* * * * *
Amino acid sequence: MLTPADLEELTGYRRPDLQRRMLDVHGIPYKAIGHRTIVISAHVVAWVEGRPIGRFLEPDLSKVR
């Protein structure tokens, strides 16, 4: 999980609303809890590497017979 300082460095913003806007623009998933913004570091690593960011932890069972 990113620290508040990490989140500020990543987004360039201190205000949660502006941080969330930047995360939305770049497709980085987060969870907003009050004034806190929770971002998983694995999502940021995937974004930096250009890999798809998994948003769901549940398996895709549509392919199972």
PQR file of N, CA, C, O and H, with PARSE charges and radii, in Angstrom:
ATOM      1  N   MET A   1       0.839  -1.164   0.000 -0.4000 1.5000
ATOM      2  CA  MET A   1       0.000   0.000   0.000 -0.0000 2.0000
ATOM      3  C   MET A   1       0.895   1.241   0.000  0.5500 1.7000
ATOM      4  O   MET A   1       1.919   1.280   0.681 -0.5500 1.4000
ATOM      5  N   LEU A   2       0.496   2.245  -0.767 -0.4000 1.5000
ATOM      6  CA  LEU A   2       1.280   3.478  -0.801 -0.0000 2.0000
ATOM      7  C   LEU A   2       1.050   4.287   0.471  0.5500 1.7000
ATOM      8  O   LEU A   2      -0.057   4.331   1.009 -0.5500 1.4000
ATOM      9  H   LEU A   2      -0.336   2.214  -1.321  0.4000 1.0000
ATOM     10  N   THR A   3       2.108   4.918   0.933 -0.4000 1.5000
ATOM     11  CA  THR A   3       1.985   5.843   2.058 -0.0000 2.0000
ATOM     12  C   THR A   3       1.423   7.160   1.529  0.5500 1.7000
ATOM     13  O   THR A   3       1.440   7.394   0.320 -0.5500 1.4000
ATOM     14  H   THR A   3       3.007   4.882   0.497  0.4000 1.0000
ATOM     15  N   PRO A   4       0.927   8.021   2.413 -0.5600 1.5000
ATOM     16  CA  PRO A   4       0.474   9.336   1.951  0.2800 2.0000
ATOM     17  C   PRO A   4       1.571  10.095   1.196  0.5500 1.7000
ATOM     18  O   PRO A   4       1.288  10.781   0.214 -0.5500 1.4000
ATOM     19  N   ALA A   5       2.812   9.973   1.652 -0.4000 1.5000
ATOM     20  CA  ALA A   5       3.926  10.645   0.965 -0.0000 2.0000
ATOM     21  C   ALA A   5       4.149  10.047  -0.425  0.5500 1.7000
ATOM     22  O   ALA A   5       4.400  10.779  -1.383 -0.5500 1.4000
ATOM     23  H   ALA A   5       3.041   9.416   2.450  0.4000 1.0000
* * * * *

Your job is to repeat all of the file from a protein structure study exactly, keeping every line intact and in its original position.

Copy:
Amino acid sequence: MLTPADLEELTGYRRPDLQRRMLDVHGIPYKAIGHRTIVISAHVVAWVEGRPIGRFLEPDLSKVR
């Protein structure tokens, strides 16, 4: 999980609303809890590497017979 300082460095913003806007623009998933913004570091690593960011932890069972 990113620290508040990490989140500020990543987004360039201190205000949660502006941080969330930047995360939305770049497709980085987060969870907003009050004034806190929770971002998983694995999502940021995937974004930096250009890999798809998994948003769901549940398996895709549509392919199972």
PQR file of N, CA, C, O and H, with PARSE charges and radii, in Angstrom:
ATOM      1  N   MET A   1       0.839  -1.164   0.000 -0.4000 1.5000
ATOM      2  CA  MET A   1       0.000   0.000   0.000 -0.0000 2.0000
ATOM      3  C   MET A   1       0.895   1.241   0.000  0.5500 1.7000
ATOM      4  O   MET A   1       1.919   1.280   0.681 -0.5500 1.4000
ATOM      5  N   LEU A   2       0.496   2.245  -0.767 -0.4000 1.5000
ATOM      6  CA  LEU A   2       1.280   3.478  -0.801 -0.0000 2.0000
ATOM      7  C   LEU A   2       1.050   4.287   0.471  0.5500 1.7000
ATOM      8  O   LEU A   2      -0.057   4.331   1.009 -0.5500 1.4000
ATOM      9  H   LEU A   2      -0.336   2.214  -1.321  0.4000 1.0000
ATOM     10  N   THR A   3       2.108   4.918   0.933 -0.4000 1.5000
ATOM     11  CA  THR A   3       1.985   5.843   2.058 -0.0000 2.0000
ATOM     12  C   THR A   3       1.423   7.160   1.529  0.5500 1.7000
ATOM     13  O   THR A   3       1.440   7.394   0.320 -0.5500 1.4000
ATOM     14  H   THR A   3       3.007   4.882   0.497  0.4000 1.0000
ATOM     15  N   PRO A   4       0.927   8.021   2.413 -0.5600 1.5000
ATOM     16  CA  PRO A   4       0.474   9.336   1.951  0.2800 2.0000
ATOM     17  C   PRO A   4       1.571  10.095   1.196  0.5500 1.7000
ATOM     18  O   PRO A   4       1.288  10.781   0.214 -0.5500 1.4000
ATOM     19  N   ALA A   5       2.812   9.973   1.652 -0.4000 1.5000
ATOM     20  CA  ALA A   5       3.926  10.645   0.965 -0.0000 2.0000
ATOM     21  C   ALA A   5       4.149  10.047  -0.425  0.5500 1.7000
ATOM     22  O   ALA A   5       4.400  10.779  -1.383 -0.5500 1.4000
ATOM     23  H   ALA A   5       3.041   9.416   2.450  0.4000 1.0000